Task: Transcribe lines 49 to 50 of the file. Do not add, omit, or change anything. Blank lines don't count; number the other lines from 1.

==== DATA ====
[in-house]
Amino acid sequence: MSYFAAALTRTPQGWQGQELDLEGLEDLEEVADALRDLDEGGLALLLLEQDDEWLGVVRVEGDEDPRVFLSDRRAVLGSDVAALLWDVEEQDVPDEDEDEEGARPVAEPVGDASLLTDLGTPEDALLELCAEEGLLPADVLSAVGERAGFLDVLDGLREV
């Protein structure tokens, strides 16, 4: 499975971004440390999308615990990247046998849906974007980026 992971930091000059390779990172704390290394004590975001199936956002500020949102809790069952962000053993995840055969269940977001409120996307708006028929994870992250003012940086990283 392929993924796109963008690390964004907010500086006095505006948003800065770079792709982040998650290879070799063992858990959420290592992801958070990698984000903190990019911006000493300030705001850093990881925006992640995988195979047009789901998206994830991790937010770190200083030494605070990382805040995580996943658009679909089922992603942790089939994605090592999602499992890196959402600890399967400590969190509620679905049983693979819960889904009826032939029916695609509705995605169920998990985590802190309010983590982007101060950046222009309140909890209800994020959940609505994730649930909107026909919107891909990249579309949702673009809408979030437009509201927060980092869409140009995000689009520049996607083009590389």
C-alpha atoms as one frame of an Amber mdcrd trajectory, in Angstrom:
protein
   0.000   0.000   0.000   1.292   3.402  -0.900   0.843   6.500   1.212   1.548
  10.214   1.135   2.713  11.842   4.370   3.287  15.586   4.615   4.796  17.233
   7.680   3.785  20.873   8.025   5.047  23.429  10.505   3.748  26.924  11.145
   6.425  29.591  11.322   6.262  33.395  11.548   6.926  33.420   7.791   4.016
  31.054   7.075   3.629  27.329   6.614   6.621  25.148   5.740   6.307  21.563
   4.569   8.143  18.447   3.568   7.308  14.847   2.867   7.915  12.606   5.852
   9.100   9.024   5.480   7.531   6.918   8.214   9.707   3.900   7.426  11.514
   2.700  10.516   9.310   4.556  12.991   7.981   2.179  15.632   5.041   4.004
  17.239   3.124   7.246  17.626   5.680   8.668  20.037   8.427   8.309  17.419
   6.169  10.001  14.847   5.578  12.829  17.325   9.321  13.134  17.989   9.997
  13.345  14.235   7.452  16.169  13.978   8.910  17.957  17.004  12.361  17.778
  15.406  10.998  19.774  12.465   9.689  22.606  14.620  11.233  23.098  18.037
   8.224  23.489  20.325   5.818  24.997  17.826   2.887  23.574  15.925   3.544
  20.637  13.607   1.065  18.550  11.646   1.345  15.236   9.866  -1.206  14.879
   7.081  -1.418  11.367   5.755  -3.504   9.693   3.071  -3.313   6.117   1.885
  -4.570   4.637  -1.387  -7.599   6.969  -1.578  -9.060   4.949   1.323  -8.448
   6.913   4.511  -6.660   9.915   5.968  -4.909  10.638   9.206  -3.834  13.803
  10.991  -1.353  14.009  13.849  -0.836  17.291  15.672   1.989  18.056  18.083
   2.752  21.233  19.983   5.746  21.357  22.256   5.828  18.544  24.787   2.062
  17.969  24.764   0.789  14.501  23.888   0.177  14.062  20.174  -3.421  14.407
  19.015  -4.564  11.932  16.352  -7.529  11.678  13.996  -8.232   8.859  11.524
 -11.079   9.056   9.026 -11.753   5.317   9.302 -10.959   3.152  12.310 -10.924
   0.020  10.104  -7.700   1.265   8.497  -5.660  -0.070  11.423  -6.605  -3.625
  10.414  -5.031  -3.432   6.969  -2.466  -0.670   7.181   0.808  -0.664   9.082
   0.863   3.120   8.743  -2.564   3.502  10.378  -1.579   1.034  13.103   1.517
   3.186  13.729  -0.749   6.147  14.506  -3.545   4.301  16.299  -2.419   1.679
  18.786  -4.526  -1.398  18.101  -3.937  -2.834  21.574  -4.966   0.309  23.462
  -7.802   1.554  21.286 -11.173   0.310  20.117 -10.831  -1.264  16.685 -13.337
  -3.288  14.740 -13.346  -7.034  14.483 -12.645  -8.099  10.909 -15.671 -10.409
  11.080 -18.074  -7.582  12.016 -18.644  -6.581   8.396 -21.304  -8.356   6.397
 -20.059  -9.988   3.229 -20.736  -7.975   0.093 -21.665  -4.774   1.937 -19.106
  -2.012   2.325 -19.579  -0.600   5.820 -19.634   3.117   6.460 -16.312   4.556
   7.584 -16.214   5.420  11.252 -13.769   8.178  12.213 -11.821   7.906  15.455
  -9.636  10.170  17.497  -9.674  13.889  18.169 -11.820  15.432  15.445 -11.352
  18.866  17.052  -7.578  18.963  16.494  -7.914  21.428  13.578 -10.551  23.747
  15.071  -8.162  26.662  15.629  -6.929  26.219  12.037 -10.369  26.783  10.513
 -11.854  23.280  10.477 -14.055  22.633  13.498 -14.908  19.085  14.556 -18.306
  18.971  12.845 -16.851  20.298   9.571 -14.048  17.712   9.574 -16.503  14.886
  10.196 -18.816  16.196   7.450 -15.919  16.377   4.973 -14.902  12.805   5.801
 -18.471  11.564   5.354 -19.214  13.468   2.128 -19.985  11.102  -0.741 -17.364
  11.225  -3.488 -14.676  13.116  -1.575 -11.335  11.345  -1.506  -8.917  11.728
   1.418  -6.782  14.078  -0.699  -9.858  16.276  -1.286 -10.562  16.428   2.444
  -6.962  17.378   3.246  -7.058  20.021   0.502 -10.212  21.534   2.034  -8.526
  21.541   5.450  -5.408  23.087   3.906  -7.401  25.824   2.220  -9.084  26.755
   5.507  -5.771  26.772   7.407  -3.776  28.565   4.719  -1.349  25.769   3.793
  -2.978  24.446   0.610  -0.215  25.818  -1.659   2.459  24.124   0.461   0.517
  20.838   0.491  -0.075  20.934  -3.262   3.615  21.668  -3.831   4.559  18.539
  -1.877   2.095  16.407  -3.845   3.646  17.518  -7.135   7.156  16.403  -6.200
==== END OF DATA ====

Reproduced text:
  21.541   5.450  -5.408  23.087   3.906  -7.401  25.824   2.220  -9.084  26.755
   5.507  -5.771  26.772   7.407  -3.776  28.565   4.719  -1.349  25.769   3.793